For four years, I’ve been away from my family in Taiwan during Lunar New Year, the most important holiday in my culture. It is a fifteen-day celebration of the arrival of spring, filled with feasting. It is also the time of year for families and friends to gather together. This year, I celebrated the holiday in a really special way: being a cultural interpreter for the Chinese paper-cutting and new year pictures activities at the Freer|Sackler’s annual Lunar New Year event. My role was to share traditional customs and ancient mythologies related to the festival. Paper-cutting and new year pictures are both ancient forms of folk art used to decorate the house and invite blessings during Lunar New Year.
Before the event, I had the opportunity to chat with the new year pictures artist, who was surprisingly young. He had traveled to DC from Mianzhu, a small town in Sichuan Province known for its bamboo paper and new year pictures. In Mianzhu’s golden age, it was home to more than three hundred new year pictures workshops. It was touching to see a young person to devote himself to an ancient craft dating back to the early Song Dynasty (960–1279) and to keeping this traditional art alive.
I rarely see new year pictures in Taiwan. When looking at their vivid colors and intricate drawings in person, I wondered how they were produced. The artist explained that the most common method is creating outlines using the woodblock printing technique. Then, artists apply multiple colors by hand. Mianzhu new year pictures are both organism and mechanism, because they are works of art fusing the process of technological reproduction and the human touch.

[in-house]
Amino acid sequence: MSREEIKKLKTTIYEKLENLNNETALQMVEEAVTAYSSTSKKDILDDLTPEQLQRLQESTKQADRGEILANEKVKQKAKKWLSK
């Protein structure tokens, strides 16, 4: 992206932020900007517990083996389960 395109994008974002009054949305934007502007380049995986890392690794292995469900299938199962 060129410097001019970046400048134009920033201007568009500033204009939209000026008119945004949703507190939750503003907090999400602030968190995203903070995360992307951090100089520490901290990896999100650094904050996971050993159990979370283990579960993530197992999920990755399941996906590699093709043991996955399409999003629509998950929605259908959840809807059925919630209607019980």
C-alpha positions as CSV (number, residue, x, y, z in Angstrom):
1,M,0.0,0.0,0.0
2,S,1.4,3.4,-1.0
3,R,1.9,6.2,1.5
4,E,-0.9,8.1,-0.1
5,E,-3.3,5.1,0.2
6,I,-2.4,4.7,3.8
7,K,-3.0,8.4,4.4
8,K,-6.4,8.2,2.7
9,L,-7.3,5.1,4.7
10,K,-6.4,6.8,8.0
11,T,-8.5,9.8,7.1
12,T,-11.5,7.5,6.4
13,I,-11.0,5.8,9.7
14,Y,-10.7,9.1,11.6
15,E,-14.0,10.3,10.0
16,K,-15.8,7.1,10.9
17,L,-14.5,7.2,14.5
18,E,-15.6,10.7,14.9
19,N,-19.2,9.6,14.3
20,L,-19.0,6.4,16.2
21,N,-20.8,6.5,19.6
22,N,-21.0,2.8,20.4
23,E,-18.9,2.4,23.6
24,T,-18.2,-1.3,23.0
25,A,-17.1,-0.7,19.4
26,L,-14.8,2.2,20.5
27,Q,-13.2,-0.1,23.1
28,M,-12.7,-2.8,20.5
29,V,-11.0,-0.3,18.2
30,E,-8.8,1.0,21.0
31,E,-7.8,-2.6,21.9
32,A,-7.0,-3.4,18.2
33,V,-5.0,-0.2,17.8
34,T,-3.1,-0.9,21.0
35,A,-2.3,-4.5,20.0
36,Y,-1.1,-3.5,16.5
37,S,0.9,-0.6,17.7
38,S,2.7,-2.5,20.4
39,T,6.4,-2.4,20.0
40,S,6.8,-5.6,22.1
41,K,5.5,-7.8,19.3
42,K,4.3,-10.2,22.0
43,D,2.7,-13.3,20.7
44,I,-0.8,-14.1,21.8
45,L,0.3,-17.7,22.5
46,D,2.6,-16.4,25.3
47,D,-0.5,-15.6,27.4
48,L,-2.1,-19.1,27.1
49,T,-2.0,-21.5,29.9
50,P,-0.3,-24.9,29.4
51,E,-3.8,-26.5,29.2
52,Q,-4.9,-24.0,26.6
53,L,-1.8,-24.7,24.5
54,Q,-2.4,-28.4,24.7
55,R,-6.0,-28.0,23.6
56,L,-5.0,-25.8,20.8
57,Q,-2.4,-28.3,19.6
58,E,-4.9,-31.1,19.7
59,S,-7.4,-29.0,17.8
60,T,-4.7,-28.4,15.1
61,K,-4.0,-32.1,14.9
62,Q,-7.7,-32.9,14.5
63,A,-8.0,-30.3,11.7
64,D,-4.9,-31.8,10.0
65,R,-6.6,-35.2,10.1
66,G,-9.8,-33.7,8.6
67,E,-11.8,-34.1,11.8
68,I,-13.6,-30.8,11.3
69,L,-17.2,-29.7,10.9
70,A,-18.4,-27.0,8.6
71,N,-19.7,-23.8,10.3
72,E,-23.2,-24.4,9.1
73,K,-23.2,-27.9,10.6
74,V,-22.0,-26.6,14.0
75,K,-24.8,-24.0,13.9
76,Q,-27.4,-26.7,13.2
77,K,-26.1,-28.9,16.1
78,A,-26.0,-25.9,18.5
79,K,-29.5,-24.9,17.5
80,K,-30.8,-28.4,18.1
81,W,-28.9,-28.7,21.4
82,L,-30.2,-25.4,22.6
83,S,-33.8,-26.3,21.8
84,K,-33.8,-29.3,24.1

The artist I worked with most closely was the paper-cutting master from Chengdu, who has been practicing the ancient folk art for more than forty years. In the gallery, the master deftly cut out a huge chun (春) character, which means “spring” in Chinese, using a scissor with red handles and sharp blades in less than one minute. As the master turned pieces of red paper into other characters and auspicious figures, she shared information about the history and stories embedded in the traditional craft. An energetic woman from Sichuan translated the master’s comments for the participants. Eventually, the children and adults packed in the rather small space also joined the conversation. The works of the ancient folk art turned into interfaces for dynamic dialogues across cultures.
Based on feedback from past celebrations, we had learned that our guests want to learn more about the myths and customs associated with the festival. Therefore, this year, we launched a new program called Cultural Insight Tours. During the preparation meetings, we realized that Lunar New Year traditions are slightly different depending on the region and family. For instance, while dumplings are a must-have for many families, particularly those in north China, my family never has dumplings for the Lunar New Year—we have radish cake instead. On the tours, we invited Chinese students from American University to share their personal experiences of the Lunar New Year to give visitors a more comprehensive view of its traditions.
I came to Freer|Sackler with a great passion for facilitating interconnectedness through cultural initiatives. At the Lunar New Year celebration, I felt the exchanges of values, traditions, and other aspects of culture. While I missed the radish cake prepared by my grandmother, I embraced the Year of the Dog in a truly meaningful way.